braces first aid


True orthodontic emergencies are very rare. When you begin orthodontic treatment we will teach you how to handle most orthodontic problems that can arise. You will be very knowledgeable and equipped to solve many problems yourself temporarily until you are able to be seen in our office. With the use of camera phones these days, there is almost nothing that we can’t talk you through over the phone. When talking to us to describe your problem, it will be helpful for you to know the names of the parts of your braces. This way you will be able to identify what is broken or out of place. Click on the link to familiarize yourself with the parts of your braces along with their descriptions. If you are able to alleviate your problem and discomfort on your own, it is very important that you still call our office as soon as possible to schedule a time to repair the problem. Allowing your braces or wires to remain damaged for an extended period of time may result in disruptions and delays in your treatment plan. If you are experiencing severe pain or you have a problem that you can’t take care of on your own, you should call our office to schedule an appointment to take care of the problem.

Tools & Supplies

With these tools and supplies on hand you will be prepared to handle the most common orthodontic emergencies.

  • Non-medicated orthodontic relief wax
  • Dental floss
  • Sterile tweezers
  • Small, sharp clipper or wire cutter
  • Q-tips
  • Salt
  • Interproximal brush
  • Toothpicks
  • Non-prescription pain reliever (acetaminophen or ibuprofen supplied by the student’s parent/guardian—use only with written permission of the orthodontist and parent/guardian)
  • Topical Anesthetic (such as Orabase or Ora-Gel)

Food Caught Between Teeth


This is not an emergency, but can be a little uncomfortable or embarrassing for the braces-wearing patient. It is easily fixed with a piece of dental floss. Try tying a small knot in the middle of the floss to help remove the food. Or use an interproximal brush or toothpick to dislodge food caught between teeth and braces.

Lost Wire or Ligature

Tiny rubber bands or small, fine wires, known as ligatures, hold the wire to the bracket.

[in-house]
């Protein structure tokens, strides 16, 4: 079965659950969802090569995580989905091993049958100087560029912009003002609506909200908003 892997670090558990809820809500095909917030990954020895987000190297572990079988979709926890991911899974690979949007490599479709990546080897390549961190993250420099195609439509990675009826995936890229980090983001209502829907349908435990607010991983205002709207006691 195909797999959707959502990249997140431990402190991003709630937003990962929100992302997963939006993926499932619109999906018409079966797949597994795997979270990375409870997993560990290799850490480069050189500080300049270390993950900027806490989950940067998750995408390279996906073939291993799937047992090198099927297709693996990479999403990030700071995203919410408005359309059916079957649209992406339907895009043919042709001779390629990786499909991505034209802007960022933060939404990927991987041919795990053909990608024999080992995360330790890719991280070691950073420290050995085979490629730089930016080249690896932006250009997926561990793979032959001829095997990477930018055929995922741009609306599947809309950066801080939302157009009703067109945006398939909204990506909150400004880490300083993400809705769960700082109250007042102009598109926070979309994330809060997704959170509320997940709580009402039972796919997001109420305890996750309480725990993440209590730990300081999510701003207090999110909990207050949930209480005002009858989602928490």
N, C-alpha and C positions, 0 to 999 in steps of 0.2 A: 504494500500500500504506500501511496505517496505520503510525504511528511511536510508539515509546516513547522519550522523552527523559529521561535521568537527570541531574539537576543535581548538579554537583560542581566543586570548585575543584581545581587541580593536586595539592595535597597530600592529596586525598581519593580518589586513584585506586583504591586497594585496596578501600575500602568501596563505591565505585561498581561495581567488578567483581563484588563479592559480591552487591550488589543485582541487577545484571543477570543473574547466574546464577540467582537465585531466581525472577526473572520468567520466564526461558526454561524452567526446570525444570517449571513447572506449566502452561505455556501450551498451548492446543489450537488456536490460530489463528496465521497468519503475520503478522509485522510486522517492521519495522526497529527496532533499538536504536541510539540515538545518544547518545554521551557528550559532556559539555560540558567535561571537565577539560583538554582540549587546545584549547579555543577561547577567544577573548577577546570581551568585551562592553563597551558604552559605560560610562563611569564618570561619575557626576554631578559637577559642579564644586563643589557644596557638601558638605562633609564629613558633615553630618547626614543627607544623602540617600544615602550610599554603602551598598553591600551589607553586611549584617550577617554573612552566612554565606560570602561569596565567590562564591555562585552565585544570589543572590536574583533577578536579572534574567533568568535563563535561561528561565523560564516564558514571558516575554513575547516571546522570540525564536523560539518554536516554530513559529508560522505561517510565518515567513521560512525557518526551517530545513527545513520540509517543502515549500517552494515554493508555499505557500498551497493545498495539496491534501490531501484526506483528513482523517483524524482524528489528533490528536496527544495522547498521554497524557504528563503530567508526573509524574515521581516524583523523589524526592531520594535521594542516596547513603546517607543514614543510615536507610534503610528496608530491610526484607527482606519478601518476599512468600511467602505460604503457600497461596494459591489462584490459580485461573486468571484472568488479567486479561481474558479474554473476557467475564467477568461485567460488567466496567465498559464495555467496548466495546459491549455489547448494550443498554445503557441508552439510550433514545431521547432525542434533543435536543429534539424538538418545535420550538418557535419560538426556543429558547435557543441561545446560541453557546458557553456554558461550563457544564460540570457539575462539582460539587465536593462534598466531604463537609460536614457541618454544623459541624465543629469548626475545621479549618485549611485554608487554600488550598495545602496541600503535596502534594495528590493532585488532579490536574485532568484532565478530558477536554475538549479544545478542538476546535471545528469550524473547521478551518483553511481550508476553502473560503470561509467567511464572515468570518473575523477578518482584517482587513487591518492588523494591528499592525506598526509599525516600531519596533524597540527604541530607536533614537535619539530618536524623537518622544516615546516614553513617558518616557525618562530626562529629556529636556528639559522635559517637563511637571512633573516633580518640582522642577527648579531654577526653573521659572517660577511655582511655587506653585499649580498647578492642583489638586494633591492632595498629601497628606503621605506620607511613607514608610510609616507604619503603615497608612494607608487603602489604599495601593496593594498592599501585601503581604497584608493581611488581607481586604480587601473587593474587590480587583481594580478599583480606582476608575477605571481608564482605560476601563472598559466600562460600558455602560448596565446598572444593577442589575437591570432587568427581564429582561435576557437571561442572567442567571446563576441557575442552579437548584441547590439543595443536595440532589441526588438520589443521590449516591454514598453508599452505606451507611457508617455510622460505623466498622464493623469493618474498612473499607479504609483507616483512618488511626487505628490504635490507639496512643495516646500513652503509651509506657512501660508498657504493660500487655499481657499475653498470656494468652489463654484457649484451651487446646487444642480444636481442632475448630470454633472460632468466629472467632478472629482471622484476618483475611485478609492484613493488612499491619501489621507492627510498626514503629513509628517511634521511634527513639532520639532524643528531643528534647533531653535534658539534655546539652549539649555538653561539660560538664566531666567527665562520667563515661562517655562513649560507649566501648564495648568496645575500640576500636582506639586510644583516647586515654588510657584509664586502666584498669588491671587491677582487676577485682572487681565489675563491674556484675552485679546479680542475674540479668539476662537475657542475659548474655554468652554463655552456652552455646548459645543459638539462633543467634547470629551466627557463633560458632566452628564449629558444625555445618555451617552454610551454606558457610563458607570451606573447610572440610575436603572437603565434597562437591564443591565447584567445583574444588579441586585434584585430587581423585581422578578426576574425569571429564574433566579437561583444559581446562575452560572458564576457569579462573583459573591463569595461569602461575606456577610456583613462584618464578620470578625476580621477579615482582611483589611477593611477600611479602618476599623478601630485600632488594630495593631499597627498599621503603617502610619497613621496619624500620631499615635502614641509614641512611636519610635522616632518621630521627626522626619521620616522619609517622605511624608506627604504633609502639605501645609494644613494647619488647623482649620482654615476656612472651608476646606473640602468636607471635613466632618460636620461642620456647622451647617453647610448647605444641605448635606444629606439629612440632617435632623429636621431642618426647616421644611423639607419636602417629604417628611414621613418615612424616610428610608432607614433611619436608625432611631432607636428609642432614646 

If a rubber ligature should come off, you may be able to put it back in place using sterile tweezers. If a wire ligature comes loose, simply remove it with sterile tweezers. If the wire ligature is sticking out into the lip but is not loose, it may be bent back down with a Q-tip or pencil eraser to eliminate the irritation.


Of course, when one ligature pops off or breaks, others may follow. Be sure to examine all ligatures on your braces to make sure others are not missing as well. Please call our office to schedule a time to replace any loose or lost ligatures.


It’s normal for a patient to have discomfort for a day or two after braces or retainers are adjusted. But it can make eating uncomfortable. This discomfort is both normal and temporary. While there is still soreness, continue eating soft foods. Rinsing with warm salt water is helpful. Dissolve one teaspoonful of salt in eight ounces of warm water and then rinse your mouth vigorously. If the tenderness is severe, take an over-the-counter pain reliever that you would normally take for a headache or similar pain, such as acetaminophen or ibuprofen.

Mouth Sores

Some patients are susceptible to episodes of mouth sores. While braces do not cause them, they may be precipitated or exacerbated by an irritation from braces. One or several areas of ulceration of the cheeks, lips or tongue may appear. This is not an emergency, but may be very uncomfortable for the patient. Prompt relief may be achieved by applying a small amount of topical anesthetic (such as Orabase or Ora-Gel) directly to the ulcerated surface using a cotton swab. You can re-apply as needed. Additionally, you may use an antiseptic rinse called Peroxyl to provide comfort due to mouth sores. Read below for more information about Peroxyl.

Irritation in Mouth

Sometimes new braces can be irritating to the mouth, especially when the patient is eating. A small amount of non-medicinal relief wax makes an excellent buffer between metal and mouth. Simply pinch off a small piece and roll it into a ball the size of a small pea. Flatten the ball and place it completely over the area of the braces causing irritation. You can then eat more comfortably and go about your day. If the wax is accidentally swallowed it’s not a problem. The wax is harmless. Also, an antiseptic rinse called Peroxyl is helpful in relieving minor irritaition. Peroxyl, a hydrogen peroxide antiseptic mouth rinse, will reduce inflammation to your gums and cheeks. Peroxyl helps to prevent infection and decrease irritation that may develop from your braces. Rinse your mouth with two teaspoons of Peroxyl (half a capful) for one minute and then spit it out. You may use Peroxyl up to four times daily following your schedule for brushing: after meals (or after school) and before bed. Just like using peroxide for a scrape on your skin, Peroxyl helps the inside of your mouth heal. Peroxyl is not just for general irritation from braces, it can be used for canker sores, cheek bites and other minor temporary injuries to the gums.